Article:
Posted on Mar 25, 2018

A recent study by the University of Wisconsin claims that helmet use reduces the chance of neck injury. man on motorcycle with small white dog

This finding disputes a long held belief by motorcyclist's rights activists that helmets cause fatigue, reduce peripheral vision and hearing, and compromise the neck due to the weight of the helmet (analogous to the shaken baby syndrome). That belief stemmed from studies conducted in the state of  New York  that concluded there was a drastic increase in cervical spine injuries after enactment of the mandatory helmet law there. In fact there was such a great concern that a national protest rally was planned, concentrating on those very issues, in May, 1974.

1974 National helmet day poster

The narrow scope of the UW study prompted a response from ABATE of Wisconsin Legislative Committee Chairman Steve Panten. This is the official ABATE position on the recent study: 

Abate of Wisconsin logo

Many studies and reports have been published regarding the safety of motorcycling and helmet use.

While each one of these reports is biased on whether a helmet would save a life or prevent serious

injury, the results rarely focus on the actual cause of the fatality. I have not seen any study that looked

at if the helmet would have made a difference when the operator died as a result of massive trauma to

the body, it’s just reported that the operator was not wearing a helmet.

A recent report out by the University of Wisconsin states that motorcycle operators that wear helmets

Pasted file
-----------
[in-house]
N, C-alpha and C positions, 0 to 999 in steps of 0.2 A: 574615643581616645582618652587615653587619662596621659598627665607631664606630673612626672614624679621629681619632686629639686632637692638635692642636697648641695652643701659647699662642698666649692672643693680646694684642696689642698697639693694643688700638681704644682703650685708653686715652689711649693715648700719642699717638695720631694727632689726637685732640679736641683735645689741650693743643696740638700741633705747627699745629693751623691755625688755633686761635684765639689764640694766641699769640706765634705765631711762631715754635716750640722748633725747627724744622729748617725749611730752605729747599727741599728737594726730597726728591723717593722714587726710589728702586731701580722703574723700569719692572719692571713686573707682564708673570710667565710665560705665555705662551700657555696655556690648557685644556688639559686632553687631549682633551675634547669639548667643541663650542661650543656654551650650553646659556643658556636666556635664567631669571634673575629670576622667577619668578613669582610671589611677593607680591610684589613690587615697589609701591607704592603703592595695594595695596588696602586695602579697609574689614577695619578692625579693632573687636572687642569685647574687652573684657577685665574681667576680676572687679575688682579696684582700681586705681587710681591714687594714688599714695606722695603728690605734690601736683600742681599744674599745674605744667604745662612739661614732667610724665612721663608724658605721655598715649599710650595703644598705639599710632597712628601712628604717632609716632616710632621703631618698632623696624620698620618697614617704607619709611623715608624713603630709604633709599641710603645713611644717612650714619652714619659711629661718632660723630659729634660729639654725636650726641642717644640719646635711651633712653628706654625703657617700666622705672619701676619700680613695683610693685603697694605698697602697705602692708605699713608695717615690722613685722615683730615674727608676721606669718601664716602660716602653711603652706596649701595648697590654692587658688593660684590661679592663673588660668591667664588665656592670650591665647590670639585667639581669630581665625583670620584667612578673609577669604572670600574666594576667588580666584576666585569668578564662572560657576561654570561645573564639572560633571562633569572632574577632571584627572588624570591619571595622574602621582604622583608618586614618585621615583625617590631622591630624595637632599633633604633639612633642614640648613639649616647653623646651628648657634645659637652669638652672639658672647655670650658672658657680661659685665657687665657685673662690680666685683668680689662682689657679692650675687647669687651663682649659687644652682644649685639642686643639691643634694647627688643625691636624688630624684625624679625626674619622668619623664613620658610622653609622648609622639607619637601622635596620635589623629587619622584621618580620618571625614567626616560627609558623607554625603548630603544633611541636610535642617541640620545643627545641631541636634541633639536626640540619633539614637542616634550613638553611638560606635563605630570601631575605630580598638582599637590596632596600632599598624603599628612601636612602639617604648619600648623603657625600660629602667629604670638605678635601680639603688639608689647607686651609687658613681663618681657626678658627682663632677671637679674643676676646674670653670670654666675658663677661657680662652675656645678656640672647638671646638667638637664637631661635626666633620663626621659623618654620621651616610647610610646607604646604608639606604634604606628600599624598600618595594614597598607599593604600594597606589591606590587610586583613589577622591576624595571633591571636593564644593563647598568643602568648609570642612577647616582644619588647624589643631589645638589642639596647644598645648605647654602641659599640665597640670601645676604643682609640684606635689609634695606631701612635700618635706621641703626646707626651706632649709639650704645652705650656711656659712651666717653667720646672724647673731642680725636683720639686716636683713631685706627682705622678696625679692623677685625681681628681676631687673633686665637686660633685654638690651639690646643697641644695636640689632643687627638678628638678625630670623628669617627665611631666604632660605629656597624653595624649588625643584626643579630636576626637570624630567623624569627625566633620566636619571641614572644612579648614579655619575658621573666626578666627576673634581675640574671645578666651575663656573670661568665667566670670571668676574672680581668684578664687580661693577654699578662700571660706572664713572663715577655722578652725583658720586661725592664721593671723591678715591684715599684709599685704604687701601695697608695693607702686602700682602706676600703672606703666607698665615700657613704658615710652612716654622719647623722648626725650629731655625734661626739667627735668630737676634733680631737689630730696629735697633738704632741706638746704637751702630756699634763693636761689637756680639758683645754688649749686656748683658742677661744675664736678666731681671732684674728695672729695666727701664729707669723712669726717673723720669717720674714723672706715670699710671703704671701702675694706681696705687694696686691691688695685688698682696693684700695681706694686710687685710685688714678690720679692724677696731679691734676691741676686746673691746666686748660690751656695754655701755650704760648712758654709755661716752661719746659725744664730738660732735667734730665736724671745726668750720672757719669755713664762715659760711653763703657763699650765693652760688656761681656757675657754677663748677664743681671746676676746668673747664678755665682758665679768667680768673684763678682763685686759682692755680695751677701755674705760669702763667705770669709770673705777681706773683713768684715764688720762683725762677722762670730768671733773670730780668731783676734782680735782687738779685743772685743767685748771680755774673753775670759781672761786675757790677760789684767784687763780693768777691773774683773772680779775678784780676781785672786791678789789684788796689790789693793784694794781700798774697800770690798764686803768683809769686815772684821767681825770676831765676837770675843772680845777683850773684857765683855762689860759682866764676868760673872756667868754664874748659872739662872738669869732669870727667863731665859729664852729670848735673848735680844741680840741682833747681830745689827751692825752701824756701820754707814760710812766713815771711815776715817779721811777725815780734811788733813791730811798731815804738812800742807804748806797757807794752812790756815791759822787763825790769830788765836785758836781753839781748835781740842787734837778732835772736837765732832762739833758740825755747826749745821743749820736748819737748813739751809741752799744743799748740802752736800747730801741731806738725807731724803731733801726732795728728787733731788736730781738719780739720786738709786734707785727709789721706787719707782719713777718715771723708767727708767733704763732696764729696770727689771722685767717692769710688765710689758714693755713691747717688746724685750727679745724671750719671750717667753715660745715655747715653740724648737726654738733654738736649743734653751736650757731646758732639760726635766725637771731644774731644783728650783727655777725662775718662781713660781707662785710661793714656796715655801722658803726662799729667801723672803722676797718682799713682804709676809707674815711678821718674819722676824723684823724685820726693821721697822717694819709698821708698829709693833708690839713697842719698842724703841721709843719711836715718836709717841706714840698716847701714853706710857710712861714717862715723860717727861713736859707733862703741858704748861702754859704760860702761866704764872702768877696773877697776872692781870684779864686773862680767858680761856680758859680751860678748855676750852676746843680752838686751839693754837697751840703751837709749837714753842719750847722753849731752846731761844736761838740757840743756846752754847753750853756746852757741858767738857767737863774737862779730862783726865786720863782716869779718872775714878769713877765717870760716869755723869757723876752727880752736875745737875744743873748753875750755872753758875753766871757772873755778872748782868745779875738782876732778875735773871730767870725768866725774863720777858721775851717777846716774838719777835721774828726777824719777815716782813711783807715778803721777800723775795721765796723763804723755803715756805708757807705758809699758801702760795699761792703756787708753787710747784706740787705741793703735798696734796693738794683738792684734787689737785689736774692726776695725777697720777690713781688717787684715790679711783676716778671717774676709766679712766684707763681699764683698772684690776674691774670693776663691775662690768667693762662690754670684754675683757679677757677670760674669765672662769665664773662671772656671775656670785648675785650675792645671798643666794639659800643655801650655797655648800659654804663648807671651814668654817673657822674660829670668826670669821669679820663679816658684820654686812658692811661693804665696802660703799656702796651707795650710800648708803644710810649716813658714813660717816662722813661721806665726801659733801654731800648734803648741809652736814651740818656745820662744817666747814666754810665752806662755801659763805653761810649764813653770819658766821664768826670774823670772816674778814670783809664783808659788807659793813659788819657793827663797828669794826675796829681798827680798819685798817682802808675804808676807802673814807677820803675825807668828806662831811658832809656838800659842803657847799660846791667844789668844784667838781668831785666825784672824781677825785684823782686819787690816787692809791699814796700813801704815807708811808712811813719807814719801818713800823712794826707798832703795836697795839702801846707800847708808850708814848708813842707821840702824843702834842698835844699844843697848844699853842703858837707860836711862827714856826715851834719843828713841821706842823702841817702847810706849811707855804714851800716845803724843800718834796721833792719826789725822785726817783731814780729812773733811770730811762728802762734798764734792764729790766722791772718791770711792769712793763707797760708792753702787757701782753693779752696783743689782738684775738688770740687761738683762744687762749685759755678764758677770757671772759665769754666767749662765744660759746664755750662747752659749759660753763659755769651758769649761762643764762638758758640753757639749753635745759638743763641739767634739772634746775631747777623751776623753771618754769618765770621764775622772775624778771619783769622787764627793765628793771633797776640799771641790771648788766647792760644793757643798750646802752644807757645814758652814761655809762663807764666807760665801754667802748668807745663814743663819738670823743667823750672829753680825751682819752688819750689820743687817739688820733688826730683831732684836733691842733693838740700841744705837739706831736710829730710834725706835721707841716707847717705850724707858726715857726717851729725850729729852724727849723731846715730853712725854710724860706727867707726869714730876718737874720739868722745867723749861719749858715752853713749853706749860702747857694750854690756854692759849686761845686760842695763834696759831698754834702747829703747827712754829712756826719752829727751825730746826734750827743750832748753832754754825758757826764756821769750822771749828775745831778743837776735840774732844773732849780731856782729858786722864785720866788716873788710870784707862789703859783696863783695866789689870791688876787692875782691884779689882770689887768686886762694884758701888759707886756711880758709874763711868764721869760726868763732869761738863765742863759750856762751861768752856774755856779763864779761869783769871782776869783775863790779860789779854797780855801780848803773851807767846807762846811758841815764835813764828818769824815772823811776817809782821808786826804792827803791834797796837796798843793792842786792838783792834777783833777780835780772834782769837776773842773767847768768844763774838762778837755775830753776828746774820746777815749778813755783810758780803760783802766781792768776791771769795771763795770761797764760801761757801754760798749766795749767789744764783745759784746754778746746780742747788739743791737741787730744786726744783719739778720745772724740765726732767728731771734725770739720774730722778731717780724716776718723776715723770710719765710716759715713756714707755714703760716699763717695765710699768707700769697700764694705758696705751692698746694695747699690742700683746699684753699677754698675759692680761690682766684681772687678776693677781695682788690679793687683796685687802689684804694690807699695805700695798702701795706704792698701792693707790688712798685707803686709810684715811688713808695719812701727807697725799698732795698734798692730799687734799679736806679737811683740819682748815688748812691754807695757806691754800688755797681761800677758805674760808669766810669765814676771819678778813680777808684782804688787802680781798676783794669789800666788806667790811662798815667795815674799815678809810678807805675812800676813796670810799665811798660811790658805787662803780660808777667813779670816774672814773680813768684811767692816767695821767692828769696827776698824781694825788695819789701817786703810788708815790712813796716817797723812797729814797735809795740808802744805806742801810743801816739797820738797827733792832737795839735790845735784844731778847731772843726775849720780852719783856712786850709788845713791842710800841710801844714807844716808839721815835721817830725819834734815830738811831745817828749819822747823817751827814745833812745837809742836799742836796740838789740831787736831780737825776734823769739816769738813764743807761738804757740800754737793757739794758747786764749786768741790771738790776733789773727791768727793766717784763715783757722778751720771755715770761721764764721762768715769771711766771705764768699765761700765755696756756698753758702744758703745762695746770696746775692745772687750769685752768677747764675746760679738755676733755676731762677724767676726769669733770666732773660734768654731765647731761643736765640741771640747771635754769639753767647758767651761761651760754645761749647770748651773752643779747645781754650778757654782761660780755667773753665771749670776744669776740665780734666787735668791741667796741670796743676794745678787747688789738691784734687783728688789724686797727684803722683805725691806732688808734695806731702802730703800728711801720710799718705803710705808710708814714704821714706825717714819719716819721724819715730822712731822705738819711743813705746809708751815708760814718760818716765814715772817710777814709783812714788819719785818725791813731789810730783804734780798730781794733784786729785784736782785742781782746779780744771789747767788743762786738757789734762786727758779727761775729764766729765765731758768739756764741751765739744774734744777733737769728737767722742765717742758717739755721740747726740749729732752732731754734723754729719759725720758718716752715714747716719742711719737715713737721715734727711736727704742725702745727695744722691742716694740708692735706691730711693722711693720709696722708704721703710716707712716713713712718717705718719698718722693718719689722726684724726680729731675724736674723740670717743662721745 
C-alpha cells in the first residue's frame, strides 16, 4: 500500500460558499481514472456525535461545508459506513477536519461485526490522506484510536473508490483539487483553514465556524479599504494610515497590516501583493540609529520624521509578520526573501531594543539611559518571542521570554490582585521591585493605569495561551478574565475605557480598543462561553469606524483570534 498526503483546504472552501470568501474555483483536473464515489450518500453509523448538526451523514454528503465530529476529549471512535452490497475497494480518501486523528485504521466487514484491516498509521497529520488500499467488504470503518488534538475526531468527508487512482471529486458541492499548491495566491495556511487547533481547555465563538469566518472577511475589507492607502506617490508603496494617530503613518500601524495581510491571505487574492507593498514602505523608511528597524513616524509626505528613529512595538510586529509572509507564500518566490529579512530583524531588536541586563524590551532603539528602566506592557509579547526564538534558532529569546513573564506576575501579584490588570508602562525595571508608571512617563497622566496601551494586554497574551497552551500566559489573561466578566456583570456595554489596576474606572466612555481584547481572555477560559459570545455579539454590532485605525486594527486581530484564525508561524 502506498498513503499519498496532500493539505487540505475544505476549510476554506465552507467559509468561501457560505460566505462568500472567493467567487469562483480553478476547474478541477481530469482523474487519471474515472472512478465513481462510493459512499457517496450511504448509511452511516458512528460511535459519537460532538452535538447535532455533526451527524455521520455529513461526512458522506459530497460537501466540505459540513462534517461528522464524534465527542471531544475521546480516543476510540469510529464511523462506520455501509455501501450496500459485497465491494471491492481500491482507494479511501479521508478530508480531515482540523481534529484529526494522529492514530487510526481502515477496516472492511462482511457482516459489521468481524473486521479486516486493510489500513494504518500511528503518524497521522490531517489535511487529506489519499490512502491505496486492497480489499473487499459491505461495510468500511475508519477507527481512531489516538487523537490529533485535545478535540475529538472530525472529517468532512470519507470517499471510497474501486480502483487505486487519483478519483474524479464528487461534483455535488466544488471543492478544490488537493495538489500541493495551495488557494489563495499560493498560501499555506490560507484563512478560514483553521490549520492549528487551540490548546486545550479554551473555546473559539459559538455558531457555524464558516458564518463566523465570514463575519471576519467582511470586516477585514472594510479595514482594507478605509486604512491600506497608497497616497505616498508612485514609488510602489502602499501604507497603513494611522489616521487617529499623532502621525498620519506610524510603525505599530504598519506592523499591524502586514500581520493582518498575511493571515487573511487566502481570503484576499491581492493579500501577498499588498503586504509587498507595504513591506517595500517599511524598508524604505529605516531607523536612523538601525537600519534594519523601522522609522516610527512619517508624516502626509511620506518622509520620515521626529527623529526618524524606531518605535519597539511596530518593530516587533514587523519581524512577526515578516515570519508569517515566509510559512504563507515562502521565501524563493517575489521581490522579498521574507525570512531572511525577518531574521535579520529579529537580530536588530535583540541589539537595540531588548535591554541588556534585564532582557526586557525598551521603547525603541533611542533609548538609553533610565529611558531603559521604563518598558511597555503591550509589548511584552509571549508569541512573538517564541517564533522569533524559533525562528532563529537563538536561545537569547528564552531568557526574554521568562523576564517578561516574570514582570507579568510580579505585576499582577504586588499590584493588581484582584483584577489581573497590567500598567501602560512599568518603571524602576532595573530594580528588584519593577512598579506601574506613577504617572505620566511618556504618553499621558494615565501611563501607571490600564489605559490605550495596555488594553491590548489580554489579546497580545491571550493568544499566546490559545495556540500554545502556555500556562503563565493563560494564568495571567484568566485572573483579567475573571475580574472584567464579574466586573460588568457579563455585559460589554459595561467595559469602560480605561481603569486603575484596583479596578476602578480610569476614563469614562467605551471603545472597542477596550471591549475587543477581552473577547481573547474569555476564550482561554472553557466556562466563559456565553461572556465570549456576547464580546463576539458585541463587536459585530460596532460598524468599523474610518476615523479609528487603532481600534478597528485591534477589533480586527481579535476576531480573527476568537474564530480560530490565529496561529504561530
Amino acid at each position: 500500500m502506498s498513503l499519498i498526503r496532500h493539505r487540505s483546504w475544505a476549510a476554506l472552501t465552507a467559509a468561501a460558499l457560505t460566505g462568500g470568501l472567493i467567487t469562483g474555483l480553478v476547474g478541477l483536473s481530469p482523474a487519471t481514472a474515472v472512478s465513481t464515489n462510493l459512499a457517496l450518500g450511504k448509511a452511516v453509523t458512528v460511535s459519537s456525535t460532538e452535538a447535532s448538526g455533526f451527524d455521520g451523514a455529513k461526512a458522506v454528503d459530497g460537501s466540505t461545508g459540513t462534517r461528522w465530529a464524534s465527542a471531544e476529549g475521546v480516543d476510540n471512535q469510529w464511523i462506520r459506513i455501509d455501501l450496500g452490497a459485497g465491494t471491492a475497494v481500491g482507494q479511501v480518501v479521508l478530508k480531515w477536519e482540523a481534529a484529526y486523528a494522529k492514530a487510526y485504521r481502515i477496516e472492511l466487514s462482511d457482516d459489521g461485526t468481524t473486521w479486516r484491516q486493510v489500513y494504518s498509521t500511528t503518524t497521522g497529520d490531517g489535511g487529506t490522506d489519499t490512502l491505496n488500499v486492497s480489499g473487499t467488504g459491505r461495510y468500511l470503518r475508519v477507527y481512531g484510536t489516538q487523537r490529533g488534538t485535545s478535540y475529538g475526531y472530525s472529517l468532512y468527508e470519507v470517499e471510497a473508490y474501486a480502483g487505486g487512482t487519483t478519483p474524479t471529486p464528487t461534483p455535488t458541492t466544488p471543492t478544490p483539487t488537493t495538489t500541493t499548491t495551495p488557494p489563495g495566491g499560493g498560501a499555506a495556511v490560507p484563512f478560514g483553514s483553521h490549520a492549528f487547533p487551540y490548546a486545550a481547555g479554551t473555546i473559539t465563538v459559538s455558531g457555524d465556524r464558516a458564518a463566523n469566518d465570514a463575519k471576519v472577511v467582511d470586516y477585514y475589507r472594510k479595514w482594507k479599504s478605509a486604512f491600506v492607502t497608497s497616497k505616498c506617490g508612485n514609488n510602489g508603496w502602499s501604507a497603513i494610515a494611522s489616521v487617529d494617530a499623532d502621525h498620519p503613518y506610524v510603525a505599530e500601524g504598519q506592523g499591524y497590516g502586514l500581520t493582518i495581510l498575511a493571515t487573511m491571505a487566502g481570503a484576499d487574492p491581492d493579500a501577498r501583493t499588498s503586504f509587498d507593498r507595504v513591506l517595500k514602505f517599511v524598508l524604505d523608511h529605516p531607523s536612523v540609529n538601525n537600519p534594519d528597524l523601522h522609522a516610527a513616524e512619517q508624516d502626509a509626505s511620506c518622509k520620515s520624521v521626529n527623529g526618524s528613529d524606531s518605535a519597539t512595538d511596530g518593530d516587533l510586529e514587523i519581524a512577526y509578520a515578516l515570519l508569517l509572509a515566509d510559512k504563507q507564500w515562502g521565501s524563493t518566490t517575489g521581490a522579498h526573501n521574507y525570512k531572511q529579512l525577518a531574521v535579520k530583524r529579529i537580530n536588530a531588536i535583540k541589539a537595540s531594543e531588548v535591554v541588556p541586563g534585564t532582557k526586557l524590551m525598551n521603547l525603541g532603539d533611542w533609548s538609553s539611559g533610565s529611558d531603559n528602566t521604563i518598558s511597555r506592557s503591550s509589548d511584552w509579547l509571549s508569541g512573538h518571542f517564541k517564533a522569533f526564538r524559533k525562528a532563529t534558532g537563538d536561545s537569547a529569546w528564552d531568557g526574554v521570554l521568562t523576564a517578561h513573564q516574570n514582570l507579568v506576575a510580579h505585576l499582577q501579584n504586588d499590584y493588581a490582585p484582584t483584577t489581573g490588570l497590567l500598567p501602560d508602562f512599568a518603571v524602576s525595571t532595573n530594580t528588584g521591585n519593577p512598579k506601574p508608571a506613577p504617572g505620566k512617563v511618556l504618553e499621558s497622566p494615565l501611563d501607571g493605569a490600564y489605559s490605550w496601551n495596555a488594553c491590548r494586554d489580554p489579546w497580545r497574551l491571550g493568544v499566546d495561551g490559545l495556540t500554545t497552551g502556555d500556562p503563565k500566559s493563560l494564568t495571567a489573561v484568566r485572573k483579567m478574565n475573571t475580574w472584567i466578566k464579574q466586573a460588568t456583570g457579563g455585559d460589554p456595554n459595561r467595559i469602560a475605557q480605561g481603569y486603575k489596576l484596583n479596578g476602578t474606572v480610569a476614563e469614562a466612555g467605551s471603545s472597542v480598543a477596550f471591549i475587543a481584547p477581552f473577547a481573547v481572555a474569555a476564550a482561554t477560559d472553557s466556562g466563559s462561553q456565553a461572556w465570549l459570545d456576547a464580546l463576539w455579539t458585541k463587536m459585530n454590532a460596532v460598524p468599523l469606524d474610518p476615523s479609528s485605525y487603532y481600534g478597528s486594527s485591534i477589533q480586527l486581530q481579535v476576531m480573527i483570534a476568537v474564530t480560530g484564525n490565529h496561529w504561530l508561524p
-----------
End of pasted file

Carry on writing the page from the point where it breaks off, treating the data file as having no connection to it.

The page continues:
are less likely to suffer neck trauma. This same study also states that other studies contradict these

findings and it does not look at other injuries or factors that may have affected the injury.

There is a constant public push for requiring motorcyclists to wear helmets as a means to prevent

injuries or death without publishing all of the information. A helmet is considered a “silver bullet” to

reducing motorcycle fatalities when in fact a helmet will not help in a case of a driver suffering trauma

to the body. Even in a case where there is a fatality and the driver was not wearing a helmet the

question should be asked if there was in fact a head injury, and if the injury was the actual cause of the

death or was it something else.

A quick comparison of states with the highest motorcycle fatality rates shows that out of the 10 states

with the highest rates, 3 are states that require motorcyclists to wear helmets, whereas the 10 states

with the fewest fatalities, 6 of them are “choice” or no requirement states. These numbers show there is

no true correlation between helmet use and safety. Again, these numbers do not show what the cause

of death was, just whether there was helmet use. Did the helmet prevent a fatality in these situations or

did the helmet cause more harm? These are the questions that are not even addressed when reporting.

With all of the different studies that are represented and all of the conflicting information regarding a

motorcycle helmet and its ability to prevent spinal injury or even death, one thing is known; wearing a

motorcycle helmet is not a “silver bullet” to reducing motorcycle fatalities. A motorcyclist should review

the information and make an educated decision on what is best for the individual. Nothing prevents

injuries or death while operating a motorcycle better than avoiding the crash altogether. Proper training

and driver awareness should be the focus of everyone with an interest in reducing fatalities.


The debate on helmet use effectiveness will continue, but comparisons between mandatory use and personal choice states indicated there is no real difference in overall fatality rates.

Tony Sanfelipo
Connect with me
Senior Motorcycle Accident Investigator